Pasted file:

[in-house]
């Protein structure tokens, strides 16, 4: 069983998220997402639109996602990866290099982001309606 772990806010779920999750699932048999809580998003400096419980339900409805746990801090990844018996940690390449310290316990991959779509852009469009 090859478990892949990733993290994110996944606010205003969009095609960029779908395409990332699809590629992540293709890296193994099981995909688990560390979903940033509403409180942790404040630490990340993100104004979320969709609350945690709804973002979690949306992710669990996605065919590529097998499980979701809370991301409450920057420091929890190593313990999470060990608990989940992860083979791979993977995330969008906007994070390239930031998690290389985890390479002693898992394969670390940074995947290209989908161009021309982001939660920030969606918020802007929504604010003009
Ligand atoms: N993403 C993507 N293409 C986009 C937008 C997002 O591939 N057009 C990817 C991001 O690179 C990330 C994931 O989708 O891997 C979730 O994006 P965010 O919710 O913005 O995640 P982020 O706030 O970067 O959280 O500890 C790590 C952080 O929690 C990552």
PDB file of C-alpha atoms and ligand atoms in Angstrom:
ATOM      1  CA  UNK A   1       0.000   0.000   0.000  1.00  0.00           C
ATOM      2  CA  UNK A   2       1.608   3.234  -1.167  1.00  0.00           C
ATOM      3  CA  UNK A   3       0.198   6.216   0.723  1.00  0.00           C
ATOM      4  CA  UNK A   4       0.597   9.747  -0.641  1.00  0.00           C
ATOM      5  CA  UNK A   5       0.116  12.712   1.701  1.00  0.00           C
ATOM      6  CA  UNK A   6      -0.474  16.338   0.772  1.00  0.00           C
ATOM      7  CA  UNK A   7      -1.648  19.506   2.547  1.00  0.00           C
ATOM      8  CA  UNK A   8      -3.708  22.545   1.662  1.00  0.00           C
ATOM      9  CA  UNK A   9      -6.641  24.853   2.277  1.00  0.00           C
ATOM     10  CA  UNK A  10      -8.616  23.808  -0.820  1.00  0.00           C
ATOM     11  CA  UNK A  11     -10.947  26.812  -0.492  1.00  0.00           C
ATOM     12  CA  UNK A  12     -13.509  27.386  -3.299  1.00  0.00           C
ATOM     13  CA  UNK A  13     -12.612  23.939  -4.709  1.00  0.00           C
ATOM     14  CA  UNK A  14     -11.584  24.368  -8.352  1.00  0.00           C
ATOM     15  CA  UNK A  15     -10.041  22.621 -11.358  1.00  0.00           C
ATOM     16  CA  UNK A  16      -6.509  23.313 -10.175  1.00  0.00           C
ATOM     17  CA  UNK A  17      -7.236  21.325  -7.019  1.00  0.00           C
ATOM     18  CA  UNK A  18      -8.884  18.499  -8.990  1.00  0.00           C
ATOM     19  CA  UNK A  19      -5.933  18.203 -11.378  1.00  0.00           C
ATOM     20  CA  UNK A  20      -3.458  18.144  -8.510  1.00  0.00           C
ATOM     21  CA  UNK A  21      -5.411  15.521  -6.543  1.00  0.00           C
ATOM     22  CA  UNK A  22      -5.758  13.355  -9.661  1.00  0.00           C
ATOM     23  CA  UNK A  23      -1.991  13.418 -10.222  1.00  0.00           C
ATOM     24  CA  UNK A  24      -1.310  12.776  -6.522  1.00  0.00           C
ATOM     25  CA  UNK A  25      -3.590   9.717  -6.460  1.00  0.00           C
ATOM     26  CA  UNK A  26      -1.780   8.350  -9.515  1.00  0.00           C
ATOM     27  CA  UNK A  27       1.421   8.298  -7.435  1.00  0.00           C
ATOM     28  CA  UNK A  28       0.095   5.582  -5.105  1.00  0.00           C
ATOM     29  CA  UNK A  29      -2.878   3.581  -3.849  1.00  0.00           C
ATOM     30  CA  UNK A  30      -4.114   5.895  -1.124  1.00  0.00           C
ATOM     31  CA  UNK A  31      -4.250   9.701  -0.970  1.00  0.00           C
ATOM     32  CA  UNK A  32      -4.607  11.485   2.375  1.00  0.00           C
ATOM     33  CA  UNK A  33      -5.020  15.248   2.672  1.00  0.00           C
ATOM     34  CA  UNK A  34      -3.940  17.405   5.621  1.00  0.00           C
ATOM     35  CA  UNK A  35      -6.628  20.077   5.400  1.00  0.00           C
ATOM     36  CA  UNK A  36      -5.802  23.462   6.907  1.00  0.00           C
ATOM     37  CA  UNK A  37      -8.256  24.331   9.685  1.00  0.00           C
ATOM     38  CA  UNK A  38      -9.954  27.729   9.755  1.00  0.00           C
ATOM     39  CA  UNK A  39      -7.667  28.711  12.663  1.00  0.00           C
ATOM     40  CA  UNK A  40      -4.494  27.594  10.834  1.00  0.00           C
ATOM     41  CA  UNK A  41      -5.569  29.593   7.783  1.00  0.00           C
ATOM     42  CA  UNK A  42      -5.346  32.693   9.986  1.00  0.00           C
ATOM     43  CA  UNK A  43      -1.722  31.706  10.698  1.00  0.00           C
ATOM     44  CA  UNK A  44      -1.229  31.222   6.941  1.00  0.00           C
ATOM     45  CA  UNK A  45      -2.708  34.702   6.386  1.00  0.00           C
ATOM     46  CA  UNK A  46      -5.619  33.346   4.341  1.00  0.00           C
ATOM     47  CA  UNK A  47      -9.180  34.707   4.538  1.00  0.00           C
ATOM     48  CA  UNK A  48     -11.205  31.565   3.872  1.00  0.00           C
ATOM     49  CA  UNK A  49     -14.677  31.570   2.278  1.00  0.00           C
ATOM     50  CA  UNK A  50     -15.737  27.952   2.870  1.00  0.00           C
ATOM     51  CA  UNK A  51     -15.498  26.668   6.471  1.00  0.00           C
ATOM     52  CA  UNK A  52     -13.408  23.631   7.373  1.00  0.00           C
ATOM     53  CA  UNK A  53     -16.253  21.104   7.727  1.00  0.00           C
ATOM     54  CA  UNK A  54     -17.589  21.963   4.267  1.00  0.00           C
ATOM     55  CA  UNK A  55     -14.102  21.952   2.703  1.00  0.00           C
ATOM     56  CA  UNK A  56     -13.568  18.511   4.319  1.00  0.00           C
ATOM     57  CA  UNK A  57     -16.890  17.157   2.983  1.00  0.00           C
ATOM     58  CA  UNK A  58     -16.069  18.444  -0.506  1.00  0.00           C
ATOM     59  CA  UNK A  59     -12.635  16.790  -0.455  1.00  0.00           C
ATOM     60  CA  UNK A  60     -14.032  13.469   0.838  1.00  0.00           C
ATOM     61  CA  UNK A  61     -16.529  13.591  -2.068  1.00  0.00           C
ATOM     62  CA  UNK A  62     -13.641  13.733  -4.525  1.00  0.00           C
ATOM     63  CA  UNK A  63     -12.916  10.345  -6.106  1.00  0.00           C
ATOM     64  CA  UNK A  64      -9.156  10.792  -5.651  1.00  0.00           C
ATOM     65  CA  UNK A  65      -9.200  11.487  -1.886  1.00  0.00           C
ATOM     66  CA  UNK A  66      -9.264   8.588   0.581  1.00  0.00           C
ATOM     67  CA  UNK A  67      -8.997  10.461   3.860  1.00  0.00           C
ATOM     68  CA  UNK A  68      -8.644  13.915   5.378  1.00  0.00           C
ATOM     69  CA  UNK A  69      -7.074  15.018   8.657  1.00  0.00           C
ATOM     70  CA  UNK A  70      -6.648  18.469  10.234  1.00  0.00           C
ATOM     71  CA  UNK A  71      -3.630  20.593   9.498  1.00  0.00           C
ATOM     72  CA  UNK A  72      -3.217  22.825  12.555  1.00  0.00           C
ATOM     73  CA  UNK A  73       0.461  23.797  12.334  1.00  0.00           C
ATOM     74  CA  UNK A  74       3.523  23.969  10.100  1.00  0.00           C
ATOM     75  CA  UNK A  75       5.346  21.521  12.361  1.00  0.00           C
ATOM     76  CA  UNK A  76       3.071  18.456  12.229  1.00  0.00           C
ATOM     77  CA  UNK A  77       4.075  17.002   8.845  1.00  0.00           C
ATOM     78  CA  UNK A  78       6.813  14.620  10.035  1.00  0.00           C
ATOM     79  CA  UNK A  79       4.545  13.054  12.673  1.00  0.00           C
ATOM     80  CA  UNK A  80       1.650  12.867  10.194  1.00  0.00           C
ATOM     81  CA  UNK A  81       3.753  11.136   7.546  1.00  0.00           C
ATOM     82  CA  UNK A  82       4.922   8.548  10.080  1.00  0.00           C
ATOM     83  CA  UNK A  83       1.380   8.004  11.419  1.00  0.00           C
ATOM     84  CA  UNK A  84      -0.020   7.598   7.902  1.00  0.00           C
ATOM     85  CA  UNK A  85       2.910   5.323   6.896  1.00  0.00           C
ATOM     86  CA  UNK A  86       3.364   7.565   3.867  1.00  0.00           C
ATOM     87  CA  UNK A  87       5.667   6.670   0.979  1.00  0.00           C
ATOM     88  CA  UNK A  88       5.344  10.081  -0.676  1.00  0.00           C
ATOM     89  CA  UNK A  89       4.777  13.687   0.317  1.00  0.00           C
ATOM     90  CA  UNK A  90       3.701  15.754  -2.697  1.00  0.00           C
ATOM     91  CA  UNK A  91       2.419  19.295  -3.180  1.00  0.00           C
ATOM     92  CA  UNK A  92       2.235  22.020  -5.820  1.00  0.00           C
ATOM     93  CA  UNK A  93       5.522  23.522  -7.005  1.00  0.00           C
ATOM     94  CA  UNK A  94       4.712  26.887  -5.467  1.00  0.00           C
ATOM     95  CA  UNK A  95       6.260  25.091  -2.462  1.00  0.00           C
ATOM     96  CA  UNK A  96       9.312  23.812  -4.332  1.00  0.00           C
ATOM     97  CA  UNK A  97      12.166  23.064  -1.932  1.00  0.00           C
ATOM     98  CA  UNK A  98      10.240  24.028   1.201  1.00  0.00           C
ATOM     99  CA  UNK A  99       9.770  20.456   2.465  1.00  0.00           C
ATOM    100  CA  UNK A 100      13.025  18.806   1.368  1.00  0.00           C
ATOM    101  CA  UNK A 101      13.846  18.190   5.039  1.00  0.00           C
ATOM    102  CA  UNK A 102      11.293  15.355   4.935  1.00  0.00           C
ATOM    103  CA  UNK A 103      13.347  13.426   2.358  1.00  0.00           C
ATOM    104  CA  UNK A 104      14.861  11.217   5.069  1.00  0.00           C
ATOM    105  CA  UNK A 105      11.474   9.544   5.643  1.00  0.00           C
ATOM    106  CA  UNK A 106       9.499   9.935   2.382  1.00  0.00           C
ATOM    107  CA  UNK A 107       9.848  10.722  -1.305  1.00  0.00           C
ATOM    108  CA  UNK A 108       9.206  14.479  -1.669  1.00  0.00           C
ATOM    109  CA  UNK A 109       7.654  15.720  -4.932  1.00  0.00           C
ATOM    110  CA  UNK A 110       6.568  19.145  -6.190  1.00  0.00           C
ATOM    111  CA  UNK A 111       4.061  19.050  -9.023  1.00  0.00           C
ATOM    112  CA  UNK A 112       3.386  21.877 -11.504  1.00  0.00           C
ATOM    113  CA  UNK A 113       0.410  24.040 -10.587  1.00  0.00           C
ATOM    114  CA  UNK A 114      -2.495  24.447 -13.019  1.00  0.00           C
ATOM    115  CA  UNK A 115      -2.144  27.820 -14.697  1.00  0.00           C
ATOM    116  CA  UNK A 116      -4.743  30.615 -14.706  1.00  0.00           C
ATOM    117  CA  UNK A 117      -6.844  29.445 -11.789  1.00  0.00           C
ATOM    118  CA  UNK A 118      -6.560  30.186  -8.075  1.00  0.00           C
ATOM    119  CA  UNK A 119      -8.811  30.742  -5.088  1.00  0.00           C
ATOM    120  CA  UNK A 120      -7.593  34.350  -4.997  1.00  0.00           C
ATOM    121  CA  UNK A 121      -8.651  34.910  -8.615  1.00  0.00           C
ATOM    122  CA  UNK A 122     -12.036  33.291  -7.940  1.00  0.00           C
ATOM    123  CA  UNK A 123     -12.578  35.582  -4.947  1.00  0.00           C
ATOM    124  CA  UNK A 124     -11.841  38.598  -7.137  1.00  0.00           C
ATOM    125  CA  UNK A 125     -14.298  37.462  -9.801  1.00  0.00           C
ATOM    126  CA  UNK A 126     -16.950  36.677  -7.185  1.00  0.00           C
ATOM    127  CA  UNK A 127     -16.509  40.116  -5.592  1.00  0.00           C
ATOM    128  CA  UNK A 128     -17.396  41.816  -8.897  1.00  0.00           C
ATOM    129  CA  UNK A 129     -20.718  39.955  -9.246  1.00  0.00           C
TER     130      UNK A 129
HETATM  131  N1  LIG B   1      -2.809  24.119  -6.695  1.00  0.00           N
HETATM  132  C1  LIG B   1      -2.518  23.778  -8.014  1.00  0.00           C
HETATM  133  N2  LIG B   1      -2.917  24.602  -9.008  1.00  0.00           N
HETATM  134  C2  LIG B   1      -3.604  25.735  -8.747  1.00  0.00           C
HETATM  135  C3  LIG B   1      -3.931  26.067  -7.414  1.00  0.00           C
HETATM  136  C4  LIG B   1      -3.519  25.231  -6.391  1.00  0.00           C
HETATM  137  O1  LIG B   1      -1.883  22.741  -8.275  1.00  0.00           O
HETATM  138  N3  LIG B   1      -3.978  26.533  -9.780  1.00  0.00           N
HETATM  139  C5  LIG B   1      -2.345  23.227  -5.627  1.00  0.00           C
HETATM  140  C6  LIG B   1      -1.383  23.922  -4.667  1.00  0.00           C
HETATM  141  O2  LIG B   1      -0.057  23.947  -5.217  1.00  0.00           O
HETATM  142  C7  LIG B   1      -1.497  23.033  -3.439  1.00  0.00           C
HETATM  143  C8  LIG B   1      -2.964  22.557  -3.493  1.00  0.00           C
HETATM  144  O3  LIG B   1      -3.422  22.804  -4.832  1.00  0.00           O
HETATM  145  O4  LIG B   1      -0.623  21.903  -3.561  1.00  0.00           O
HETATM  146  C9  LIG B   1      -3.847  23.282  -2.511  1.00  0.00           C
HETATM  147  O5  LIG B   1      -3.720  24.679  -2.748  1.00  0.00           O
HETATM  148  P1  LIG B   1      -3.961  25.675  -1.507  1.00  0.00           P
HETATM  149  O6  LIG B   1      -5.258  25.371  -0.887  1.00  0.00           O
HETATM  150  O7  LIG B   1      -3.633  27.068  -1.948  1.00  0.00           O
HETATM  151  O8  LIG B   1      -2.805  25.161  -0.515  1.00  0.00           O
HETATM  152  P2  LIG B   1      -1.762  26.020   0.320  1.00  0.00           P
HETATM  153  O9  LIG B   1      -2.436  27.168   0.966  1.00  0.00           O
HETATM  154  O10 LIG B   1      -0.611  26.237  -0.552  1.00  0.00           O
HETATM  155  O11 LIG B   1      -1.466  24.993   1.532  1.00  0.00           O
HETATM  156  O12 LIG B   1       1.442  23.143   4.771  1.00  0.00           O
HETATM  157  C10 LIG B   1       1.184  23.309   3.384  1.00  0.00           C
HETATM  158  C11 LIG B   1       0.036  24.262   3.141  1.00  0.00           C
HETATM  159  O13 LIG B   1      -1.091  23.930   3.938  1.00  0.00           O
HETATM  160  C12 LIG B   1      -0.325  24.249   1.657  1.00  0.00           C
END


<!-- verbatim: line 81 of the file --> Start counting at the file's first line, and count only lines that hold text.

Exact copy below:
ATOM     77  CA  UNK A  77       4.075  17.002   8.845  1.00  0.00           C